Making Good on the Environment Makes Good Economic Sense

Environmental regulations and heightening overhead costs, compounded with falling construction spending and cement demand, is a bleak forecast that has many concrete producers closing and talking about price increases. Though California is outperforming the average, a need exists not only to make money but to save money.

Background:

Spragues' Ready Mix serves small to midsize contractors, and operates 12 trucks at their Irwindale, CA facility. As an independent producer, Spragues' is not vertically integrated with aggregate companies; making them dependent upon crushed rock, sand, and gravel suppliers.

Problem:

Specializing to a niche market generates a fair share of unused concrete returns. In an effort to be more "green", SRM invested in reclaimer technology that reduced their aggregate dependency by approximately 30% The remaining 70% of irreclaimable material was disposed of as compounded waste, and ultimately replenished. The gray water was introduced back to the batch with some success, but created quality and consistency issues.

They concluded that the reclaimer performance was related to specific gravity levels in the gray water it produced. The recycling process stopped when the cement fines reached saturation; pinpointing the solution to slurry management.

Spragues' used conventional do-it-yourself methods to reduce cement fines. "One of the problems we faced was available space to dry out our slurry into a solid that was suitable for disposal", stated Steve Toland, COO. "We would have to dredge our ponds, dry out the slurry, which could take up to two-weeks and created dust and track-out issues."

Solution:

In May of 2009, Spragues' installed a Liebherr LRS 708 concrete reclaimer and an ALAR Auto-VacĀ® AV640-C slurry-water recycling system combination. "We are capable of reclaiming up to 30 cubic yards a day. However, with limited water capacity, we usually reclaim 10 to 15 cubic yards. We typically filter 12,000 gallons of [slurry] five days a week, which is used as ready mix batch water", says Toland.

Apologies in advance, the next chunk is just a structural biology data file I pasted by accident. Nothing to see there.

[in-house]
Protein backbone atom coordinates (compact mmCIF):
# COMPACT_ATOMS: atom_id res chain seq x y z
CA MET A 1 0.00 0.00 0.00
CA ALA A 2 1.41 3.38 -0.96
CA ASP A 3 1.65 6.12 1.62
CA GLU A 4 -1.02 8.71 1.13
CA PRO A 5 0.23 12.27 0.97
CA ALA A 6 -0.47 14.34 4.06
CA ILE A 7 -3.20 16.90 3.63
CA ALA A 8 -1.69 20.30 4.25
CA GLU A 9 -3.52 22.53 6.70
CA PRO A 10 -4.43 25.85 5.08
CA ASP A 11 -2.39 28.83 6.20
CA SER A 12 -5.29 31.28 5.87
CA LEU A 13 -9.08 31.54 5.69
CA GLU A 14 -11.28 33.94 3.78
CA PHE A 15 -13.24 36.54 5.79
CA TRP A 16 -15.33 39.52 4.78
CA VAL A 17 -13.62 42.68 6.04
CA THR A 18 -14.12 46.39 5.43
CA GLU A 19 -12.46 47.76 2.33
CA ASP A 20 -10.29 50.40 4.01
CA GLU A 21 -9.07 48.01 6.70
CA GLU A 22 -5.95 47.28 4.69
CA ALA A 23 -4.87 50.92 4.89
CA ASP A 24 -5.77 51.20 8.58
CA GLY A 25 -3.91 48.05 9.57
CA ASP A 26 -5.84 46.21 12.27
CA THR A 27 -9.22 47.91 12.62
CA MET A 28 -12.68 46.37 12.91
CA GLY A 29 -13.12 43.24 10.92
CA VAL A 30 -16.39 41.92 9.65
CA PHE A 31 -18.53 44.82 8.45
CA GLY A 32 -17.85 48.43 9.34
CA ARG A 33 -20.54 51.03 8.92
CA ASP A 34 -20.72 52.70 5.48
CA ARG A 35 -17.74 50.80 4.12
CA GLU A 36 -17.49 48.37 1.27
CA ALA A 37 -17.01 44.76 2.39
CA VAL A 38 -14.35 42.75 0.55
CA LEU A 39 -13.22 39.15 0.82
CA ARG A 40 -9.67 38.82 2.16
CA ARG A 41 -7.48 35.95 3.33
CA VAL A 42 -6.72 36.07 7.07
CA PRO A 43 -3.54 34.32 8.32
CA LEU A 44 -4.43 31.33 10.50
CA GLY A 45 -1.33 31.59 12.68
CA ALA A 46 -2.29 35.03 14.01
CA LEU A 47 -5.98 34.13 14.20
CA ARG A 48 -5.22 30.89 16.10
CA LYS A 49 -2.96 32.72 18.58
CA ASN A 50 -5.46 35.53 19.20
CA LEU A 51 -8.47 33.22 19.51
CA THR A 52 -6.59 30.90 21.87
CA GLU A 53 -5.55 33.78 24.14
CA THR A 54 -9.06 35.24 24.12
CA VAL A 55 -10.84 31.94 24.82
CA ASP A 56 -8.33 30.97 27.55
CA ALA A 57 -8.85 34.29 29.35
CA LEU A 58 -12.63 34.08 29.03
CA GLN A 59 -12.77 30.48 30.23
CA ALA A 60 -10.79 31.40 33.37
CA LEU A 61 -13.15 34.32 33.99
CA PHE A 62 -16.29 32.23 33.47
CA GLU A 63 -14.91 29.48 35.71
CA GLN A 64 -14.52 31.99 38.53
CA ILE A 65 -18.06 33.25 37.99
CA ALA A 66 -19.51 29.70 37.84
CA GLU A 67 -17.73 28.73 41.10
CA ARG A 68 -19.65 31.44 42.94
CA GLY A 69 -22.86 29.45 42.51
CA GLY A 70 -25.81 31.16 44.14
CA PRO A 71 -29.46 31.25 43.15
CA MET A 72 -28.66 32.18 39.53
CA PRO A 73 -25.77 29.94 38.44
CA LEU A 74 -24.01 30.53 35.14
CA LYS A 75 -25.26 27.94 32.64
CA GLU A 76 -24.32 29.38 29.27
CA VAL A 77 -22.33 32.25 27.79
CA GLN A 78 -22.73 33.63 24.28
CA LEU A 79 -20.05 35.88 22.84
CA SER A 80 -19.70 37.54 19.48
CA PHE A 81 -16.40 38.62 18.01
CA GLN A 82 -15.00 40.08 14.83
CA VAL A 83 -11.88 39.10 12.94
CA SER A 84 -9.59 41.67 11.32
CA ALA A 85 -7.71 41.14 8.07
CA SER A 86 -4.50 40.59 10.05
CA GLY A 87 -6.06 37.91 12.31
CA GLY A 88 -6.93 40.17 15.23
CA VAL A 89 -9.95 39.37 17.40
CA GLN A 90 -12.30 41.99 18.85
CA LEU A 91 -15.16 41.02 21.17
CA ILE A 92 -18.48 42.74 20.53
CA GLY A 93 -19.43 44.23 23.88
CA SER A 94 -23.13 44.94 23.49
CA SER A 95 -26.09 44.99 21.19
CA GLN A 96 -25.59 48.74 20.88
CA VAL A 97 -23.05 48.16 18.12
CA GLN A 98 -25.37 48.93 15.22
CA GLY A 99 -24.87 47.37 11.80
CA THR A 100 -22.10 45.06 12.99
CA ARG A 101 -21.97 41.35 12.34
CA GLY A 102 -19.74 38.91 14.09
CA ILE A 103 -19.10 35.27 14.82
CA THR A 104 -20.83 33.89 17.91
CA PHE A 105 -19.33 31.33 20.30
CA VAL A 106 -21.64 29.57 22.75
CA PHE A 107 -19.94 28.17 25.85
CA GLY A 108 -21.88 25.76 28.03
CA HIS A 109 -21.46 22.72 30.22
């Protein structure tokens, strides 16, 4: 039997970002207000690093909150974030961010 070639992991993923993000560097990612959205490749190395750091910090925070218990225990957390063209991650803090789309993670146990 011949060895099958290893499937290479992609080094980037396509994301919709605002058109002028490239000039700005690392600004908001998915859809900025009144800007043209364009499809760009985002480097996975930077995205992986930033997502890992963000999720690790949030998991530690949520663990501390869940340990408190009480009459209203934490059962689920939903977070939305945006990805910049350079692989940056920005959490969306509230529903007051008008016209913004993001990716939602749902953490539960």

Spragues' approach to aggregate reclaiming and slurry processing is very simple: "The cost of aggregate remains very high, disposal costs also continue to rise. It makes sense for us to reuse as much of this natural resource for economic reasons with a lesser impact on our environment."

Since the implementation of the Liebherr/ALAR combo, SRM reports dollar savings in 'tens-of-thousands' with a 90% reduction in their waste stream. "We have been able to dramatically reduce our disposal costs of returned concrete and reuse most of the returned concrete back into ready mix production", Steve claims.

An integral part of Spragues' philosophy is maintaining waste and water management efforts while remaining innovative with products, services, and people. "If it is good for the customer, good for the environment, and makes economic sense, then it is the right thing to do."